When speaking of the greatest busts in NHL Entry Draft history, there are a few names that come to mind. Alexandre Daigle, the massive letdown who went first overall to the Ottawa Senators in 1993. There is also Brian Lawton, the first American-born player to go first when he was taken by the Minnesota North Stars in 1983. Not to mention Rick DiPietro, the one-man M.A.S.H. unit of a goaltender taken with the first pick in the 2000 Draft.
And then there’s Patrik Stefan.
Stefan, the first pick in the hideous 1999 Draft, was an eighteen-year-old Czech Republic native who had spent two years with Long Beach Ice Dogs of the now-defunct International Hockey League after starting his young career with HC Sparta Praha in his native Czech Republic.
Despite concussion problems leading up to the draft, Stefan was a highly regarded prospect. Here are a few quotes from Stefan’s coach during his time in Long Beach, John Van Boxmeer:
“He is a big, strong play-maker who sees the ice very well,” said John Van Boxmeer, coach of the Ice Dogs. “The early consensus from scouts is that he could be the first overall pick next year in the NHL Entry Draft.”
“He is going to be a dominating, play-making center,” Van Boxmeer said of the 6-foot-3 195 pounder. “He is a guy who looks to make the play rather than shoot himself. He’ll be a guy who can get 100 assists and 20-25 goals in the NHL.”
“Patrik is a world-class player,” said LA Kings General Manage Dave Taylor. “He is a good skater, a tenacious player, very skilled with the puck and possesses excellent size, strength and work ethic.”
There’s also this dandy from Bob Owen of RHO Hockey:
“I have followed Patrik’s progress since December of 1995. The impression he left with me then and throughout the various tournaments I have seen him play, is that he is the brightest young prospect developed in the Czech Republic since Jaromir Jagr.”
And the pièce de résistance:
“He is a cross between Mike Modano and Sergei Fedorov,” said coach Boxmeer.
Pretty lofty words for an eighteen-year-old, no? Well everyone believed that the expansion Atlanta Thrashers (since moved to Winnipeg) had gotten a cornerstone for their new franchise.
Stefan would struggle with injury and inconsistency during his first four years, with career-highs of 14 goals and 34 points during that time leading many to believe the Thrashers had struck out in the worst way. Watching him, it was obvious that he was a bust. He looked lost on the ice and didn’t ever flash the sort of talent that number one overall picks usually show even at their worst.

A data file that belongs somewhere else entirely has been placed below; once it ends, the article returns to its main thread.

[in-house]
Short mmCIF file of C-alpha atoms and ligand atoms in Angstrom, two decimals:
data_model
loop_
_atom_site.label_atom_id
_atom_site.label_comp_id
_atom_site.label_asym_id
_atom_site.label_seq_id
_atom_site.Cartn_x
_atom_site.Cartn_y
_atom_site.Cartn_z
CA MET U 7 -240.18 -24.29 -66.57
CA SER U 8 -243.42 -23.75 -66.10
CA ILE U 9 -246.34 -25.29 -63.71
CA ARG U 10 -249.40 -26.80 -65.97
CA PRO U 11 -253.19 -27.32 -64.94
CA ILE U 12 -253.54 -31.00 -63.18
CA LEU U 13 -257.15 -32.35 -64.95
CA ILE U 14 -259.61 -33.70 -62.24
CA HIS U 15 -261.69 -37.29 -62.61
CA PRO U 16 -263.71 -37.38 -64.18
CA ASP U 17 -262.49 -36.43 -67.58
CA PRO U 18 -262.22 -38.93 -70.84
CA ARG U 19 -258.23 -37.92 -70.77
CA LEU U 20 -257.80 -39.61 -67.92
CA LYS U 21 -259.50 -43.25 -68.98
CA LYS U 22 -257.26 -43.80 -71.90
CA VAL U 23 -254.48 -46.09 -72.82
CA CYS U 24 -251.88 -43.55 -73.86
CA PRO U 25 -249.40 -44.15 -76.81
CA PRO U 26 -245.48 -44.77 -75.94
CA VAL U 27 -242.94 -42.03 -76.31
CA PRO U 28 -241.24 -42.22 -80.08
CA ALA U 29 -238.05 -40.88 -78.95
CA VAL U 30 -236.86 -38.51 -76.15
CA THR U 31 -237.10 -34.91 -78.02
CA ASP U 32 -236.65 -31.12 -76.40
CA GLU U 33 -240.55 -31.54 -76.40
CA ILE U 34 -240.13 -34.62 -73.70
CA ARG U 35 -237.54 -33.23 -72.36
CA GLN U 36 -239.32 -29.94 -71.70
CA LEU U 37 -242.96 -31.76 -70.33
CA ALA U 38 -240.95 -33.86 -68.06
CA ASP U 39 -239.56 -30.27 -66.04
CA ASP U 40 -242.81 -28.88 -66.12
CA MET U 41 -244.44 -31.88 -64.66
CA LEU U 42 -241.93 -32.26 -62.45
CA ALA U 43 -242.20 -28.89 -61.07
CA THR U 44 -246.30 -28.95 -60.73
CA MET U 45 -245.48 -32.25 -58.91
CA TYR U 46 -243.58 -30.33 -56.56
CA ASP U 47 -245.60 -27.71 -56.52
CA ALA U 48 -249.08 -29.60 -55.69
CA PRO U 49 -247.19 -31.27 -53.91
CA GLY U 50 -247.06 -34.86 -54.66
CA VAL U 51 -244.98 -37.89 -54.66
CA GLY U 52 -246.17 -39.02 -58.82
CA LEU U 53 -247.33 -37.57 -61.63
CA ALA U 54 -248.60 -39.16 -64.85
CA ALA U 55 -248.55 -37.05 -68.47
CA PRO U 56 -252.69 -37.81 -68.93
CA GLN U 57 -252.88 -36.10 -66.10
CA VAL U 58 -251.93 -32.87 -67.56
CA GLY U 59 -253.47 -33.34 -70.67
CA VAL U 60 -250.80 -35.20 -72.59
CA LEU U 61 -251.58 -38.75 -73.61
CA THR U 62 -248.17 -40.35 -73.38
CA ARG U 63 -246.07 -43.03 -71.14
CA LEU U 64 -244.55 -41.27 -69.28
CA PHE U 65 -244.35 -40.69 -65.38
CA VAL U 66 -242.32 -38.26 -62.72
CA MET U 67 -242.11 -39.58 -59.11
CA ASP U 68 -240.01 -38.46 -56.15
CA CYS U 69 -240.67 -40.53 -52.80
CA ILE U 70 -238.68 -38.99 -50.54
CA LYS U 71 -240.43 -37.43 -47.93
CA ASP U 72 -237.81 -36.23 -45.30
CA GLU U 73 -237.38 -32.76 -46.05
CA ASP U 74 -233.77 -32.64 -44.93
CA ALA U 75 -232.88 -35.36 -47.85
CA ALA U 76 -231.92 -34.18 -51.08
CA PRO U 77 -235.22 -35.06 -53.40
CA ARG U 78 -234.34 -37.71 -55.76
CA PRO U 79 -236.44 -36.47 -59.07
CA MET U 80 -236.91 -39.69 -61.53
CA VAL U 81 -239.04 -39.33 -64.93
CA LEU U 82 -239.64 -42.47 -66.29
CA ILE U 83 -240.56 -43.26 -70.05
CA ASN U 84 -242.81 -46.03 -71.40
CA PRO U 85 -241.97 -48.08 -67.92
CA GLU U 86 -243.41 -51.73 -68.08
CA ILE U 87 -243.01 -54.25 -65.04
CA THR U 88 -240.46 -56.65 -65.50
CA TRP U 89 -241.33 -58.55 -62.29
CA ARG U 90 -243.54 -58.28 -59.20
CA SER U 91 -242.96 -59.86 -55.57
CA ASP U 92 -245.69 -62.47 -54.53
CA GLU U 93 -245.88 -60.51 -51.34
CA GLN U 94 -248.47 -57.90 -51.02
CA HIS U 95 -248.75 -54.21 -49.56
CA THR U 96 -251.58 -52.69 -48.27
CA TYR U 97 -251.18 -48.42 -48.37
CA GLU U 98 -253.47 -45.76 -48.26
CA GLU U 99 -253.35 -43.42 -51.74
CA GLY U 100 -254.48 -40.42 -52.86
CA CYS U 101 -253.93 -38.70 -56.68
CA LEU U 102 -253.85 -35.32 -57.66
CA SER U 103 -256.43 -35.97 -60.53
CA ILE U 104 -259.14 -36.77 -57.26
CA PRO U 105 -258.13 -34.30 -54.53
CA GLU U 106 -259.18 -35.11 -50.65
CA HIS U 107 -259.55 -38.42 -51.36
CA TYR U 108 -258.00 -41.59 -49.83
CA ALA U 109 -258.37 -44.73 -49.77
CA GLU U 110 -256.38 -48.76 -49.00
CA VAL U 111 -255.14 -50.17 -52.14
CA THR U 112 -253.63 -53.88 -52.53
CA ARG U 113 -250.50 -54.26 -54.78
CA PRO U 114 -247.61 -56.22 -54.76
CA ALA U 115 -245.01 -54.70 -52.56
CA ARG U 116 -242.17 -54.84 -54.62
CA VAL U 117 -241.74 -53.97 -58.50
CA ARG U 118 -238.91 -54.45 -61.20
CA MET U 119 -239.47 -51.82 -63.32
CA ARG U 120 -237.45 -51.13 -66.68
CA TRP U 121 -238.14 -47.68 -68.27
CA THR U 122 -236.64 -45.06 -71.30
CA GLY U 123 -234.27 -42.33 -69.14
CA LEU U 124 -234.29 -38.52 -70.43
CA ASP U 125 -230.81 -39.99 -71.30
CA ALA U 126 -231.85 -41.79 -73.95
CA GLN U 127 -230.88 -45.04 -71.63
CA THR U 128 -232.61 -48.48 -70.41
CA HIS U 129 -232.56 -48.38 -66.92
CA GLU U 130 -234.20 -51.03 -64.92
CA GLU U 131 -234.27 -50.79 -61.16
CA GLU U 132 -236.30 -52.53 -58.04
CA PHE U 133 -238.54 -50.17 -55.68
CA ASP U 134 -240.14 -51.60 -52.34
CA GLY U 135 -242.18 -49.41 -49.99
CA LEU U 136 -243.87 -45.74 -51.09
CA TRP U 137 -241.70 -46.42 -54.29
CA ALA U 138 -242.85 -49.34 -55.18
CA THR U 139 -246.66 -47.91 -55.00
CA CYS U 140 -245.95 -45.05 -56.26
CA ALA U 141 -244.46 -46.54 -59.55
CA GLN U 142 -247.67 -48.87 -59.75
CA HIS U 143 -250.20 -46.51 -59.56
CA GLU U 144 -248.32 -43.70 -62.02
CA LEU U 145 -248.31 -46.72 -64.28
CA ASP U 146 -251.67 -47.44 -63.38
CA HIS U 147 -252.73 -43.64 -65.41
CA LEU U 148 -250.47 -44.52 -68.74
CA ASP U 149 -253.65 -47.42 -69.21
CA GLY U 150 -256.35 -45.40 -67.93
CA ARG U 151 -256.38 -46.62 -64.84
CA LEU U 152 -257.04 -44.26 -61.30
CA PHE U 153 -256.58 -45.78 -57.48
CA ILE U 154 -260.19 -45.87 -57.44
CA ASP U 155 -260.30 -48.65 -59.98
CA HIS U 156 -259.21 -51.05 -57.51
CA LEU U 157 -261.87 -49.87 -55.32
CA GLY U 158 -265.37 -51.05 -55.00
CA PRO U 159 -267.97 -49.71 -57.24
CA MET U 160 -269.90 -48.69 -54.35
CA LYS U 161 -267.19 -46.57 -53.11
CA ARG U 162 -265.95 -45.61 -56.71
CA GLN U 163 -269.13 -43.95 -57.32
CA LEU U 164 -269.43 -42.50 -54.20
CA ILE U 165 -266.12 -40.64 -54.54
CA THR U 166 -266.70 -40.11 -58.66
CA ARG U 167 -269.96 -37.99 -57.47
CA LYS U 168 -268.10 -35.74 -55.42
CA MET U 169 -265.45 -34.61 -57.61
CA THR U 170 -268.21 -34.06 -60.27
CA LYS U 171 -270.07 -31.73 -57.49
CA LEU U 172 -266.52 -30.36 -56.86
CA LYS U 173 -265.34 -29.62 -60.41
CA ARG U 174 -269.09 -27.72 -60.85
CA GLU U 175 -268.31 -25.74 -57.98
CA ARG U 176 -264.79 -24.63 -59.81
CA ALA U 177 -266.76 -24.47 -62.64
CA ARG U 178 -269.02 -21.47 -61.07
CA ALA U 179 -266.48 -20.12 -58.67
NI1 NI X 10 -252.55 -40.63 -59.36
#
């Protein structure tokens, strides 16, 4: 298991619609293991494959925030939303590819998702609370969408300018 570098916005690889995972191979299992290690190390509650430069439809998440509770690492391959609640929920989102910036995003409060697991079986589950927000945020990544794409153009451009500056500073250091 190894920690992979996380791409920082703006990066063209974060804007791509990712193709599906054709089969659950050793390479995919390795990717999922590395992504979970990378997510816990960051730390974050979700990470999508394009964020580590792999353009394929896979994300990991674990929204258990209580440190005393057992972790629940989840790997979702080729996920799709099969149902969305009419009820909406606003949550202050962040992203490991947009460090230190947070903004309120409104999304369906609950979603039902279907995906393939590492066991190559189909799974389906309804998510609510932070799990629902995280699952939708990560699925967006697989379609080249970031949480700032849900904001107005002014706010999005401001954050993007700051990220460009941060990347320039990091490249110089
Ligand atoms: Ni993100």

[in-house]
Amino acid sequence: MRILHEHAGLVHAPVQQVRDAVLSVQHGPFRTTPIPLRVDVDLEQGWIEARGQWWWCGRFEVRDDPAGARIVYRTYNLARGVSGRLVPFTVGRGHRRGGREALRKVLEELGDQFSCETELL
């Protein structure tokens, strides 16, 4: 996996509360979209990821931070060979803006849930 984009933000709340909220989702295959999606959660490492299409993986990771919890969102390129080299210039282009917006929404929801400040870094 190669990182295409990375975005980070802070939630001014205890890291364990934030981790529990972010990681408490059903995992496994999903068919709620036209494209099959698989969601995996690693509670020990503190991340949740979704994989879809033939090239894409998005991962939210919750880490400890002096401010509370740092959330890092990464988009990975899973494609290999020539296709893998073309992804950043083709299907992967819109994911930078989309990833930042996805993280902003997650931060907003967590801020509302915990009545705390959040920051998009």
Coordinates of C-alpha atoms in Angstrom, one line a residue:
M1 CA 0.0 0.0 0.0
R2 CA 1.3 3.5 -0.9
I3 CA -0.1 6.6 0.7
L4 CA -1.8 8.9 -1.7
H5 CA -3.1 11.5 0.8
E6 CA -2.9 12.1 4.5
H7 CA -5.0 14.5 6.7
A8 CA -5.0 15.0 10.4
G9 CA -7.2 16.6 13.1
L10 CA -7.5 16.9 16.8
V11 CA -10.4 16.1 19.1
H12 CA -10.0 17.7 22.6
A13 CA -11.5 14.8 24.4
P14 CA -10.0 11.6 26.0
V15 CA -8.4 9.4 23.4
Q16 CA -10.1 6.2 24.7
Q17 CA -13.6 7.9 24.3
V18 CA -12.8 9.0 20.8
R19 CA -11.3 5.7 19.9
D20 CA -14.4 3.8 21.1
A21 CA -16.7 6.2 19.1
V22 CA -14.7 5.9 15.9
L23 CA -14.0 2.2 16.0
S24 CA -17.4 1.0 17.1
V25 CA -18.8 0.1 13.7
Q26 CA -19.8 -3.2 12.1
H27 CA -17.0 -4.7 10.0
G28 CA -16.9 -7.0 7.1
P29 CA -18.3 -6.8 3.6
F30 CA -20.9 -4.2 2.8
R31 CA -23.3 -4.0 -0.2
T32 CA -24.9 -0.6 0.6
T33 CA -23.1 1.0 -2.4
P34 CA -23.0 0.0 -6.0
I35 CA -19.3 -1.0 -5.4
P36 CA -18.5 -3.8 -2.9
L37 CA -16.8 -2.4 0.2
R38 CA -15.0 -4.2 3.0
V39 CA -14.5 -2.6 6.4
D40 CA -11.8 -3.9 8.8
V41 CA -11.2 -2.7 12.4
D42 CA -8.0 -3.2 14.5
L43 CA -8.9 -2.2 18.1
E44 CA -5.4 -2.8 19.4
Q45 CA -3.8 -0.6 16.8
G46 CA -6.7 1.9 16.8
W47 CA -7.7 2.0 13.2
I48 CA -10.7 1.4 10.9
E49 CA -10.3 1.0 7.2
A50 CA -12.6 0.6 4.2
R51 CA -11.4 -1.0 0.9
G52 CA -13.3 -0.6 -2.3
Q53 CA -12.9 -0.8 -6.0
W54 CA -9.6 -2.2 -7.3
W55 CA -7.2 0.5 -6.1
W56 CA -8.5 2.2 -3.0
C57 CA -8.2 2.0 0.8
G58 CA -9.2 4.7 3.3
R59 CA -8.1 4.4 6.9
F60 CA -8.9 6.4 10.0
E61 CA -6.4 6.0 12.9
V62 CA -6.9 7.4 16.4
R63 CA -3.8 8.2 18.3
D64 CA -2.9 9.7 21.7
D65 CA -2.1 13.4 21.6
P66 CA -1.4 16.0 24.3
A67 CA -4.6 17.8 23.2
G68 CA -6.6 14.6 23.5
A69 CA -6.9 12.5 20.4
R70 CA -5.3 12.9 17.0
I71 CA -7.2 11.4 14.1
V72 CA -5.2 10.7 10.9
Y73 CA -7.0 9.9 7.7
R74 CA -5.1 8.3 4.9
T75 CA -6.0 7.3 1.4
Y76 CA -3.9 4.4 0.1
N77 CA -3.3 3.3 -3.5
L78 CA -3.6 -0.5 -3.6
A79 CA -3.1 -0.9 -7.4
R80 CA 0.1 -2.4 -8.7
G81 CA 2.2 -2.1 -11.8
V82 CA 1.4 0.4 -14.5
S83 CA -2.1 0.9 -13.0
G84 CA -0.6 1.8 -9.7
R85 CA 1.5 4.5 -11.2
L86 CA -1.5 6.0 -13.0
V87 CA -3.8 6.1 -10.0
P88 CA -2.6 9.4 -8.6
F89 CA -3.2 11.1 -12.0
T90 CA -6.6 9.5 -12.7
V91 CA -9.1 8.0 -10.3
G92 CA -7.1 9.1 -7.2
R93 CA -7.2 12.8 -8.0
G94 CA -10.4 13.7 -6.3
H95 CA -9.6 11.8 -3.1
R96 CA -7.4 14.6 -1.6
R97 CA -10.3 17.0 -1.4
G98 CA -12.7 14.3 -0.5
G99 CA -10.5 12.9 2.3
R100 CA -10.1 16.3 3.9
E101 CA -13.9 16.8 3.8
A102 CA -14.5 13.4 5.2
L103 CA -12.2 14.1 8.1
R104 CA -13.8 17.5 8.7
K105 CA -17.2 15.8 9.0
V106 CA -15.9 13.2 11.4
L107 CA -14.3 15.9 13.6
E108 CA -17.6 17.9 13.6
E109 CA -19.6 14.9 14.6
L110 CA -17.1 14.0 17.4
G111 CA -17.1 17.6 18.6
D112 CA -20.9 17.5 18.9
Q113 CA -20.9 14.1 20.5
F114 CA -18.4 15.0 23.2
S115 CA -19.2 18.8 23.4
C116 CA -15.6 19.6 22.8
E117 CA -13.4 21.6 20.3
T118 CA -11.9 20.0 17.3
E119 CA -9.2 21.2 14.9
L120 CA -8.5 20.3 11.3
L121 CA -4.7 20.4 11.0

Yet, after playing his first full season in 2003/04 and posting career-highs in goals (14) and points (40), many were willing to believe that he was simply a late bloomer. But after posting a medicore-even-for-him 10 goals and 24 points in an injury-shortened season, that was the last straw for the Thrashers.
On June 24th, 2006 he and defenseman Jaroslav Modry were dealt to Dallas for Niko Kapanen and a seventh round draft choice. Talk about a huge fall from being the top pick in the draft.
But the worst was yet to come. Playing the Edmonton Oilers on January 4th, 2007, Stefan would make the worst kind of highlight reel and earn himself more negative notoriety on one play than he had since being drafted. Words don’t even do this one justice so I’ll just leave this to the video:
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I can’t even form full sentences when seeing that clip and I’ve seen it about a thousand times since it actually happened. If you ever wondered why Patrik Stefan was a bust, just show someone that clip and they will fully understand.
That season (2006/07) would be Stefan’s last in the NHL. A serious hip injury in three games with SC Bern of the Nationalliga A would officially end his playing days. He has since become a registered player agent with the NHLPA, probably warning his clients of the dangers that come with missing a wide-open net.
Stefan, if one were being generous, could be lumped in with those first overall picks who had a career hampered by injuries. He always fought through to come back but missing time consistently perhaps robbed him of confidence and rhythm.
But more than anything else: Patrik Stefan failed on the ice. And for that, he’ll always be one of the great busts ever.